Well, I'm not a big fan of using medicines myself...that being said, I had some sort of parasite infestation a few weeks ago that took my beautiful lionfish. Being willing to do whatever I must to help my fish, I resorted to using Greenex on the advice of several friends. I also started soaking their food in pure liquid garlic about a week later. Now, the parasite did not noticeably reduce in number on my other fish during that first week with just Greenex, but towards the end of week 2 (using greenex now for 2 weeks, with garlic for 1 week) there was a noticeable difference. My fish had their full appetites back, swimming more actively, and just looked 100% better. By the end of the 3rd week, the parasite was gone. I stopped using Greenex at that point, but am still dosing with garlic cuz the fish really seem to dig it :D Not a real scientific experiment as there are 4 options as to what worked here: 1. The Greenex did the job itself 2. The garlic did the job itself 3. The Greenex & Garlic worked together to do the job 4. The parasite died on it's own. Now, #4 doesn't seem likely to me, as it obviously had a strong hold on my tank, but other than that I'm not real sure what did it, but my fish are still alive, very healthy and that's ALL that matters to me & Mrs. Q. HTH, FWIW, just my .02...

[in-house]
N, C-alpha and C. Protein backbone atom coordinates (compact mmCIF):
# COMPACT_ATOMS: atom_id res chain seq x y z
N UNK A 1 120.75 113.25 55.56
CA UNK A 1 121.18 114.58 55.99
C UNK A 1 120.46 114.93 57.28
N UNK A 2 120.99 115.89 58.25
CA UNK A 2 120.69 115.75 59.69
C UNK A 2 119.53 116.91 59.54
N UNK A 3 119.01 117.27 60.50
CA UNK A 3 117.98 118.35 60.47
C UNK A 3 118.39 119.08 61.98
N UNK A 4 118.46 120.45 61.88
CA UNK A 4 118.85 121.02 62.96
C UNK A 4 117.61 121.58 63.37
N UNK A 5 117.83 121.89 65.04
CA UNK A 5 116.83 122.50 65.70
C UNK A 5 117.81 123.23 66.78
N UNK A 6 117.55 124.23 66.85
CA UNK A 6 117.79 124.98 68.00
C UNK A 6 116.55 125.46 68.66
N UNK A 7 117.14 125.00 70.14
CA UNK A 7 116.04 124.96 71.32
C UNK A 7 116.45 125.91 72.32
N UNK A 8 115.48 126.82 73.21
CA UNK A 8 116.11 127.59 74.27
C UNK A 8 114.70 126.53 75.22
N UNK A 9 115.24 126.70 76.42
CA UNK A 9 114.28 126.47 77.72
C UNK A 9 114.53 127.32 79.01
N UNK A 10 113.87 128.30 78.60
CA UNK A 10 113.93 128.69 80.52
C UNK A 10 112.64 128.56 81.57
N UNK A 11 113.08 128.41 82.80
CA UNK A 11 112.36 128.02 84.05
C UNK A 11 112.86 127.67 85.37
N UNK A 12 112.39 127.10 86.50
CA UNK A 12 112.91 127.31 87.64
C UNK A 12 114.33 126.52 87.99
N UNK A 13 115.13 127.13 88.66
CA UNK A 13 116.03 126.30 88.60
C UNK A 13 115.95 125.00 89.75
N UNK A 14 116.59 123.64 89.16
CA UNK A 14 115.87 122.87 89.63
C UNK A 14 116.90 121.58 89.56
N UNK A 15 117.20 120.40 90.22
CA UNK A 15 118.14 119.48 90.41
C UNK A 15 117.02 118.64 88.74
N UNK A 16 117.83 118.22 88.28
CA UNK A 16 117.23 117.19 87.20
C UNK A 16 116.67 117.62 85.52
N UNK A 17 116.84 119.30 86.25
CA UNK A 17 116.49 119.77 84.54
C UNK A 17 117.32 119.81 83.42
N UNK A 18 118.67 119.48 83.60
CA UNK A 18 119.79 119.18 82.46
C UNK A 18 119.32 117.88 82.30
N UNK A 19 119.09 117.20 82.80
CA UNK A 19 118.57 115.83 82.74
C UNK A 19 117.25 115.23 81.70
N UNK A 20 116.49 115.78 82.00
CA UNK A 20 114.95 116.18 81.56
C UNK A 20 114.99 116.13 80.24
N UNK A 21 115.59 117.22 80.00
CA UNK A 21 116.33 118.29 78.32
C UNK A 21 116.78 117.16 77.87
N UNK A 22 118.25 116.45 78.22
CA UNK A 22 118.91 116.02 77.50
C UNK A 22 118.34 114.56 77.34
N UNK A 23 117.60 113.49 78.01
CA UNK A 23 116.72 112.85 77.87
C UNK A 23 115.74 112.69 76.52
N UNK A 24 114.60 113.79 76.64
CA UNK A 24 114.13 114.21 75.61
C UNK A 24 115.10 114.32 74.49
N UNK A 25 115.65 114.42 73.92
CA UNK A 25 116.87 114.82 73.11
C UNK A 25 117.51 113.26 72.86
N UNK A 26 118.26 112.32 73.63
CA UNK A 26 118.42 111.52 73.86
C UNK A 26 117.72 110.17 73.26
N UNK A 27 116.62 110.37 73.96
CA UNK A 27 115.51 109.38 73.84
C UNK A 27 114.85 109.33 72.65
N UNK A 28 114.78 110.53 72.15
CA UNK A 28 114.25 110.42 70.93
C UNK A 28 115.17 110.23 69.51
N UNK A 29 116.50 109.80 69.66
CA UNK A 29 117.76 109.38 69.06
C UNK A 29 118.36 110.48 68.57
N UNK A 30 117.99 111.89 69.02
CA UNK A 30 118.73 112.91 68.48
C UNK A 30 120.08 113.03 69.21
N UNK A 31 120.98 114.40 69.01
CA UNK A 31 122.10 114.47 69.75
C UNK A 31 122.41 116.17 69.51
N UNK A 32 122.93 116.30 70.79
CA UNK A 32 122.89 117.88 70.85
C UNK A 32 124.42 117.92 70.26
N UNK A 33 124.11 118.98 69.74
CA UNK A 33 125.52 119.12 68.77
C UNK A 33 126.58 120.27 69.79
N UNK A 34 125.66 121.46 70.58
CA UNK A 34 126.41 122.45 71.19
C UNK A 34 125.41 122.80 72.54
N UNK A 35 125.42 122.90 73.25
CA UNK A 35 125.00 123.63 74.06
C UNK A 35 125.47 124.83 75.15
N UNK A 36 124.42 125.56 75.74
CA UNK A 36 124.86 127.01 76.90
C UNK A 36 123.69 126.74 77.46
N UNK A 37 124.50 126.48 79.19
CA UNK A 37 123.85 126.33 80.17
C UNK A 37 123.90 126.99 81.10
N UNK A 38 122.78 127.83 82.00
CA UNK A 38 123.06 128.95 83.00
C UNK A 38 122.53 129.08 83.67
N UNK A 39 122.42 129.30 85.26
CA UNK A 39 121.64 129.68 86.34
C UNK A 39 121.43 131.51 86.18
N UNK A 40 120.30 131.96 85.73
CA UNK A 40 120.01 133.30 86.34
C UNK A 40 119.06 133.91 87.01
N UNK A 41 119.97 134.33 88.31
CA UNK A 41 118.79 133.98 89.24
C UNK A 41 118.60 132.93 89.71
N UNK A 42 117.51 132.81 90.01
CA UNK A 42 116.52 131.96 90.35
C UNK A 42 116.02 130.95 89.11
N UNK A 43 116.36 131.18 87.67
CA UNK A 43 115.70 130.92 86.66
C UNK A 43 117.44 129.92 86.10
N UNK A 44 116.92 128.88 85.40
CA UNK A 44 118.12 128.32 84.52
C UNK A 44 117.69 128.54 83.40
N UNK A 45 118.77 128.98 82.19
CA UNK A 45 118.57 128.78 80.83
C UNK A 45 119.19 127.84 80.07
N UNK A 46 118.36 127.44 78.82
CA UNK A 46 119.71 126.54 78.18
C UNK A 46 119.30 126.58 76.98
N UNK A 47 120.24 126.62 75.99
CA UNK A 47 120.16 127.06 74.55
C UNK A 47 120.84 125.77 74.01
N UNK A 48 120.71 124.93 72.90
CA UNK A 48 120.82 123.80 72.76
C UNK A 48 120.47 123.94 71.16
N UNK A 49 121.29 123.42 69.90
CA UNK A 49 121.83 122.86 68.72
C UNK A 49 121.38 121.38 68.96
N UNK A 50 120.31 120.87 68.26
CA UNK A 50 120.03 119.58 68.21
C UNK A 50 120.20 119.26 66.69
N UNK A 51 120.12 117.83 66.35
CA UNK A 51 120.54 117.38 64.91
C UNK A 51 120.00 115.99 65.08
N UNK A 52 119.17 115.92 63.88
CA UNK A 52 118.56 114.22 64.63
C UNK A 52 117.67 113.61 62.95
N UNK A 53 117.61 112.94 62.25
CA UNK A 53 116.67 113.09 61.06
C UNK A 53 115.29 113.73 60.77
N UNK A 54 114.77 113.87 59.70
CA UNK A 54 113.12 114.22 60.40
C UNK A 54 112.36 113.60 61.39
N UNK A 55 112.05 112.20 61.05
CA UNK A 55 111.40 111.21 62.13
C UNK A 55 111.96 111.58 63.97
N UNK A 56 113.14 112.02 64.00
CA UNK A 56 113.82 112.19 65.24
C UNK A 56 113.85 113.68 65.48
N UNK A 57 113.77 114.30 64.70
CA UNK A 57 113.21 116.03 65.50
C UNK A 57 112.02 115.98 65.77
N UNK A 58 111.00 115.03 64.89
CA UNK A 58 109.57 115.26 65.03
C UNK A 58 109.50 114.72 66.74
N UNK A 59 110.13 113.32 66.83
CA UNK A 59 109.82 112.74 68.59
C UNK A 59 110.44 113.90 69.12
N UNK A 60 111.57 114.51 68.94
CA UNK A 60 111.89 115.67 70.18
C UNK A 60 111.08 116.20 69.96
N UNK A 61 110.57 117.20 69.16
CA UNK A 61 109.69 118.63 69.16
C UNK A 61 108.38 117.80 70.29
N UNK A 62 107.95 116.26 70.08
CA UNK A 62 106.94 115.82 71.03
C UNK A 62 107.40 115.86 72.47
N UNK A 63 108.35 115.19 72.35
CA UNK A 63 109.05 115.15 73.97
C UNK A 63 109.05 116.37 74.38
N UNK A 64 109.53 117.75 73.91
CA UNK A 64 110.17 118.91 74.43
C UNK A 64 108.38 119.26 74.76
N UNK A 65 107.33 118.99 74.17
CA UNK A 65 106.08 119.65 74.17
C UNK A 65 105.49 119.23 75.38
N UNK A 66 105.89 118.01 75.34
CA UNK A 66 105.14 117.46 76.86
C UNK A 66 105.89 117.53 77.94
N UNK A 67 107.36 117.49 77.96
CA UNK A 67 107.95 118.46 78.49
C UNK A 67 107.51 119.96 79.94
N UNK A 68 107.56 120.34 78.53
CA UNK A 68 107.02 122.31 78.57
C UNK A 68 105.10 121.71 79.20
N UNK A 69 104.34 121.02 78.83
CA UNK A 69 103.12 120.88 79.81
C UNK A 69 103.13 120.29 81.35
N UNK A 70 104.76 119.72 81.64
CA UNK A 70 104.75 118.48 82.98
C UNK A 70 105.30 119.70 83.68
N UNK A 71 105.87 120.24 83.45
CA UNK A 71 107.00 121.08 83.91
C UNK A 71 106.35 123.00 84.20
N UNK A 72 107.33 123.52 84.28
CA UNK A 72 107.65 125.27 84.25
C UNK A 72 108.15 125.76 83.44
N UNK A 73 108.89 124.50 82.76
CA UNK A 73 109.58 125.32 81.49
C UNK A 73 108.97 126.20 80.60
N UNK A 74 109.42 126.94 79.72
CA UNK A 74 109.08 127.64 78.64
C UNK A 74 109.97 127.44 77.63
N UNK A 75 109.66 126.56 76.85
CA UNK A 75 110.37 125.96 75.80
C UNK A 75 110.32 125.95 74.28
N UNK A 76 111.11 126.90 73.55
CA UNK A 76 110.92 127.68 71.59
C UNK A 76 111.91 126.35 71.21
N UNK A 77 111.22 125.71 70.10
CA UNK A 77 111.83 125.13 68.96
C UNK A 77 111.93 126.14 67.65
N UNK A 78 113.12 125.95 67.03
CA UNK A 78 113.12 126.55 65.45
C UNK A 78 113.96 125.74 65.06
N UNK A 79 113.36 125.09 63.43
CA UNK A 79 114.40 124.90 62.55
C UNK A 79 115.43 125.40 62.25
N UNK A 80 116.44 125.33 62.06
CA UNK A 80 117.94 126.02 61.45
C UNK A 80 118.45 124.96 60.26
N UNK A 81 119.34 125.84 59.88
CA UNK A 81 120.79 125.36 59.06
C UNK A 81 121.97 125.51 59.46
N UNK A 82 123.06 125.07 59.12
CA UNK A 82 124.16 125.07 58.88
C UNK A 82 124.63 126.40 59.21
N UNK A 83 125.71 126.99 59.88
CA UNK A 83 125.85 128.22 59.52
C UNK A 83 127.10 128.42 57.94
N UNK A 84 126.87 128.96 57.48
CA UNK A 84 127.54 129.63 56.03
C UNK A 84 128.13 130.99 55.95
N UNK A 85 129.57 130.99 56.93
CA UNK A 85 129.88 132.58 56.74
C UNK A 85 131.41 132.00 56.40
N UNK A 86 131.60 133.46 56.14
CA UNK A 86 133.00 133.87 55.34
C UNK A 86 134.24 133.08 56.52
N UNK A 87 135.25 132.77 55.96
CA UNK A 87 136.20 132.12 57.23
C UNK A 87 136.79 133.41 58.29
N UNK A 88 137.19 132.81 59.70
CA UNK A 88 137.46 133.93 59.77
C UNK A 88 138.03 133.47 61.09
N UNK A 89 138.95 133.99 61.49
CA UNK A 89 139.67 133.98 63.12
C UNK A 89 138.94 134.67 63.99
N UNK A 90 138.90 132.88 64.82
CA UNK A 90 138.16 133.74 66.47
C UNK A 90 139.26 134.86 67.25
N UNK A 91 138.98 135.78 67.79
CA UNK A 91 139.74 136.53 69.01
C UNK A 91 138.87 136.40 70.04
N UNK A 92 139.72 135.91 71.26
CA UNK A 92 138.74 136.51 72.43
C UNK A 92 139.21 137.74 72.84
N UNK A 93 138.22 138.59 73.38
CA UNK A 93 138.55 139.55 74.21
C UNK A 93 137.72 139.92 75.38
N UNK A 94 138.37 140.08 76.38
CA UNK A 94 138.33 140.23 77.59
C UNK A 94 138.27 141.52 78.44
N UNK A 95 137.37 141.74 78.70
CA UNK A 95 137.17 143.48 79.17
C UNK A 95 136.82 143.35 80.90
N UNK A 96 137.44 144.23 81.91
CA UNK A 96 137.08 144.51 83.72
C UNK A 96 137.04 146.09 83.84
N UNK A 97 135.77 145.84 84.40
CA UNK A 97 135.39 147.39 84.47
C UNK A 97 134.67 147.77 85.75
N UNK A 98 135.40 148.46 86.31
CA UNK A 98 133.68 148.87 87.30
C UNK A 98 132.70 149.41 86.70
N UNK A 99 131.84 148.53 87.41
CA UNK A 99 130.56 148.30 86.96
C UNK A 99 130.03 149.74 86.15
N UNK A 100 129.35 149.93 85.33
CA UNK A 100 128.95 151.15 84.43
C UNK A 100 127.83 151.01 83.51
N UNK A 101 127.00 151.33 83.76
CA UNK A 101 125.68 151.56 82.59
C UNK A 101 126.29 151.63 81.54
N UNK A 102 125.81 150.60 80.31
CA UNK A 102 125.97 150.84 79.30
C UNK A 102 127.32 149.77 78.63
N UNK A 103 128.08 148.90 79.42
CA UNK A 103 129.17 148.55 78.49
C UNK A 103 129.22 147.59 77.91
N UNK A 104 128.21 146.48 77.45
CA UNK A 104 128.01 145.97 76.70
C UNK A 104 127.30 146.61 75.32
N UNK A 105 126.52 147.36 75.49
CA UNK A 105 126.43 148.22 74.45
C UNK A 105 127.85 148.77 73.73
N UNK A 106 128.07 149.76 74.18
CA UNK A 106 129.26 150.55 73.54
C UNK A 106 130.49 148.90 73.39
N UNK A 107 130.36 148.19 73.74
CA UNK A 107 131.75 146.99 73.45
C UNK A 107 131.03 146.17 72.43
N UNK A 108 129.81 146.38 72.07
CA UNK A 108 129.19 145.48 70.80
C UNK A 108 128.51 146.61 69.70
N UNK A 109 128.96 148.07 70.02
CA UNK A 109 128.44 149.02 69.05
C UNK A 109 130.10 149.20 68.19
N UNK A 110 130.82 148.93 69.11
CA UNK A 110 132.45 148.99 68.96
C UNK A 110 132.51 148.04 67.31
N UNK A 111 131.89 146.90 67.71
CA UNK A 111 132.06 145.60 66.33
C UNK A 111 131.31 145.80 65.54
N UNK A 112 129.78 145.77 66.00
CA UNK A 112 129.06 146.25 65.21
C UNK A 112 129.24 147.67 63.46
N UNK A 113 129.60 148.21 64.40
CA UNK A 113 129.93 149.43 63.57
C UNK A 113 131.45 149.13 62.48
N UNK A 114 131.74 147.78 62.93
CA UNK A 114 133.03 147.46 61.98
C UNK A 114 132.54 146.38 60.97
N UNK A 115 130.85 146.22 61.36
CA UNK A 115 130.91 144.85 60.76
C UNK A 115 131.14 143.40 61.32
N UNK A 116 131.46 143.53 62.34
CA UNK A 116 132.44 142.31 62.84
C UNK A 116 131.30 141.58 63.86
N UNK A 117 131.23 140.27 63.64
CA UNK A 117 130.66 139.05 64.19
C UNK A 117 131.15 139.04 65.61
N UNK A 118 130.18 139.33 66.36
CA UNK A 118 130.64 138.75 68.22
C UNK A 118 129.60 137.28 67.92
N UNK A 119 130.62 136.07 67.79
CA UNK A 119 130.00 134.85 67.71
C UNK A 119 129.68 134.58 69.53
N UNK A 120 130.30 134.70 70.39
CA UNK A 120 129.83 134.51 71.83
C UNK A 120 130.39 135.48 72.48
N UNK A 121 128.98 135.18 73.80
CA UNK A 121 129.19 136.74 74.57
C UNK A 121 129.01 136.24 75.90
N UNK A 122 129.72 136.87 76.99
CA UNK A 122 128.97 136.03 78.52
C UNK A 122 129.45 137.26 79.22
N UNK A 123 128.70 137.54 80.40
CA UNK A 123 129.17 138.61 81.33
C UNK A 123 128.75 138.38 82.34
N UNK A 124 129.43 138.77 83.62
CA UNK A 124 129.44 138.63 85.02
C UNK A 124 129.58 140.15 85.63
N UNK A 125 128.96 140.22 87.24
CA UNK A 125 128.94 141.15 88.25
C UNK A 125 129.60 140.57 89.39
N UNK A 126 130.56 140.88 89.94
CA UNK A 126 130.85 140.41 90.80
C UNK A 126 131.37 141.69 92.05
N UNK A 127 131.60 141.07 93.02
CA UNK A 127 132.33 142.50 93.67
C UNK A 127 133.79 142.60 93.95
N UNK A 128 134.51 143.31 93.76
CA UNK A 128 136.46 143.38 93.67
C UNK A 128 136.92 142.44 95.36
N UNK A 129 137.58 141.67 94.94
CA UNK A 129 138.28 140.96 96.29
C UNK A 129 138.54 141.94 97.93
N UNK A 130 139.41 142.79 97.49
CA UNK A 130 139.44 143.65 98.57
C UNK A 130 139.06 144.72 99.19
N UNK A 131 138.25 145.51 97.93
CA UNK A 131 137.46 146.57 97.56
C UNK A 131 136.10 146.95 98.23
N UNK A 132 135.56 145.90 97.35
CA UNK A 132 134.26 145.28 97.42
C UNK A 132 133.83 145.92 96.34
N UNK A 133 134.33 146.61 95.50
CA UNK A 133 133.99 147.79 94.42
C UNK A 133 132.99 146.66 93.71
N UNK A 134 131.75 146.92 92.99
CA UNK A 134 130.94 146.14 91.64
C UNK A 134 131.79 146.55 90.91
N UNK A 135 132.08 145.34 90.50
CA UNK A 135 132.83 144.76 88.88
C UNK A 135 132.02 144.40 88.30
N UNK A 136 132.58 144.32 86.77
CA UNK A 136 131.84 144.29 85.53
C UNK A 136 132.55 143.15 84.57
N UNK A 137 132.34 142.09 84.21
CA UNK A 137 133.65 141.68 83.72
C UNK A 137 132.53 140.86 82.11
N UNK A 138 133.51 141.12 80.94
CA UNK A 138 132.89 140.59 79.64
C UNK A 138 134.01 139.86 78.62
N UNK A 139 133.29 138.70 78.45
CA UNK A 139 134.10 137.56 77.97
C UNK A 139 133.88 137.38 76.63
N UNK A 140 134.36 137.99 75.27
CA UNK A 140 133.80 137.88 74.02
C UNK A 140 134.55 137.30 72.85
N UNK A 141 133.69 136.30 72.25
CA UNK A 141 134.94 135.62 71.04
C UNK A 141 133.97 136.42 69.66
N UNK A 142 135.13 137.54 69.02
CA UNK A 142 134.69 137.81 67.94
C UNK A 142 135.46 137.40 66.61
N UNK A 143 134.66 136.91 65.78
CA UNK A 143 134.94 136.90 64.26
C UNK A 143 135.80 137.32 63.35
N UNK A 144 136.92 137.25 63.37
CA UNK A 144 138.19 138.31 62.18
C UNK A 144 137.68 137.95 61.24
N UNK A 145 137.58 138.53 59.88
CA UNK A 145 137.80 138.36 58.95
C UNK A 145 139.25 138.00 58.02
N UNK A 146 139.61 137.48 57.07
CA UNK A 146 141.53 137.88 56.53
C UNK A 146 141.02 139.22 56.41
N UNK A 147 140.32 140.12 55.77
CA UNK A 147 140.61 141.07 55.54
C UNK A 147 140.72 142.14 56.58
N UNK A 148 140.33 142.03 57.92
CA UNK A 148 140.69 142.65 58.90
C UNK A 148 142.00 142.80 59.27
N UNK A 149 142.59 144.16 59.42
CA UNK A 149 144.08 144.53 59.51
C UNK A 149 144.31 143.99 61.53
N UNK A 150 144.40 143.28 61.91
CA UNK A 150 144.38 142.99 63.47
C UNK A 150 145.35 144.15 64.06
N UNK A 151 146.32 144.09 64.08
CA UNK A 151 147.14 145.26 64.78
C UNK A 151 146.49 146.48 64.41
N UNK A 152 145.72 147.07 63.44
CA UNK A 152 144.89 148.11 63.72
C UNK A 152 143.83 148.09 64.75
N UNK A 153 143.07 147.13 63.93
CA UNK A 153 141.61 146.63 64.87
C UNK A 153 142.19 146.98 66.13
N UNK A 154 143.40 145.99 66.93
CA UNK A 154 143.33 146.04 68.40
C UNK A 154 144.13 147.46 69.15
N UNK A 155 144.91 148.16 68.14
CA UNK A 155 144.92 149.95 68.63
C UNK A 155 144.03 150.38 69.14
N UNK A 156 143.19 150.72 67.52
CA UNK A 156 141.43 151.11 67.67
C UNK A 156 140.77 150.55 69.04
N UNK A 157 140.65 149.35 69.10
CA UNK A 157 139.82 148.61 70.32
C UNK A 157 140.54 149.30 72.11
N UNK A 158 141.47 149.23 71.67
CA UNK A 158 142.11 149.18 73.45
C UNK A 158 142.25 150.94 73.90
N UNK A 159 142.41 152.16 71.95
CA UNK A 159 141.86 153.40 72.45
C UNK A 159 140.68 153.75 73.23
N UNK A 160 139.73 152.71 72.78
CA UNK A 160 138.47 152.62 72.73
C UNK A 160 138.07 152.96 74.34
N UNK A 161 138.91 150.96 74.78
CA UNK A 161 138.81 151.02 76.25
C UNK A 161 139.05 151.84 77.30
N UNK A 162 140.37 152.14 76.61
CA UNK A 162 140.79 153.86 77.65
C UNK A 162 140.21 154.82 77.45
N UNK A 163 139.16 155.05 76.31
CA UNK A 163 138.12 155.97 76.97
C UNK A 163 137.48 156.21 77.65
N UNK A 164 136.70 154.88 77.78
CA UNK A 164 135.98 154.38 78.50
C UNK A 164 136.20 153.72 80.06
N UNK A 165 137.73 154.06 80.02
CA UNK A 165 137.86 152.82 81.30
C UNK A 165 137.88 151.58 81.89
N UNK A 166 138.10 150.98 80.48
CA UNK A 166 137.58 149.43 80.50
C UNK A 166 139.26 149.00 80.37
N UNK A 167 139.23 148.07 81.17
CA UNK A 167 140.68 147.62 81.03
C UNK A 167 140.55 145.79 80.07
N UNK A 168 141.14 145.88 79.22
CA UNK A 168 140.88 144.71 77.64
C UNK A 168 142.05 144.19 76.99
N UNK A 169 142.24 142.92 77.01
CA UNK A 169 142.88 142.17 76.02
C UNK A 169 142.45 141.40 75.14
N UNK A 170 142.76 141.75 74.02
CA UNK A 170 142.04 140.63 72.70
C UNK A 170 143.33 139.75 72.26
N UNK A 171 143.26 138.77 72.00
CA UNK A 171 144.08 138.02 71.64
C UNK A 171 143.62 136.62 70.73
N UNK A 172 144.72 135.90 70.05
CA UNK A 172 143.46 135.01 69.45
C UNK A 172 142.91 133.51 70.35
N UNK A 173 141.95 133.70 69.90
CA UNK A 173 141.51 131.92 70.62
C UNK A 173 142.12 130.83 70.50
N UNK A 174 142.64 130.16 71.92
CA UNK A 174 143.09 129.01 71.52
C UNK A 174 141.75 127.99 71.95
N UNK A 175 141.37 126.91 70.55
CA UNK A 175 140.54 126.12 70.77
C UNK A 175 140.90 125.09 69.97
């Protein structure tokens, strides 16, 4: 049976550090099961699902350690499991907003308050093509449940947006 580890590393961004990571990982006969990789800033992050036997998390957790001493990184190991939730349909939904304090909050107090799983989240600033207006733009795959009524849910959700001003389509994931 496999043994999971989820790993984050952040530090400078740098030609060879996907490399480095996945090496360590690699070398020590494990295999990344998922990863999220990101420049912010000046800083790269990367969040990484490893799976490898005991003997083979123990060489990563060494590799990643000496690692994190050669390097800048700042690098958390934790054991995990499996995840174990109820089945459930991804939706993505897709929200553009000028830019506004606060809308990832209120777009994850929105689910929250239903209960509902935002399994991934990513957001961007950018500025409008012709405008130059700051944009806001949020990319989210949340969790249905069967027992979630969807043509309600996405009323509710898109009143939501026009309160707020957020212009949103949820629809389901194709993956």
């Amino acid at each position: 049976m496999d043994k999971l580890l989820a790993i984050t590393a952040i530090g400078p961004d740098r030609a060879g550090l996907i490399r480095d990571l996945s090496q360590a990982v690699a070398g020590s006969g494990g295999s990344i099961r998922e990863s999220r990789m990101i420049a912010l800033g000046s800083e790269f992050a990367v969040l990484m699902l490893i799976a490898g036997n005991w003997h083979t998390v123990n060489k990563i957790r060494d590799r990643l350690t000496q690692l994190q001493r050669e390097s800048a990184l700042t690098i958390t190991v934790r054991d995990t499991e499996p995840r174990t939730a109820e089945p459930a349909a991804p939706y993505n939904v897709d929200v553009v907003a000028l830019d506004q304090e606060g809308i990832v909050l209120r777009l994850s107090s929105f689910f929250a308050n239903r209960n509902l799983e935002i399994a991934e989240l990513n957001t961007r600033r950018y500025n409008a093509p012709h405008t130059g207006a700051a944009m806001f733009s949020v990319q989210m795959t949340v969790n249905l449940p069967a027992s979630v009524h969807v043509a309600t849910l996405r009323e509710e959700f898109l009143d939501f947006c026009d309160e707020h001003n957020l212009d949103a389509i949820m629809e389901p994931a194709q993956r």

Q!!!



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Got tired of the last signature, and haven't
come up with a new one yet, so go read something else
=;o)~

billsreef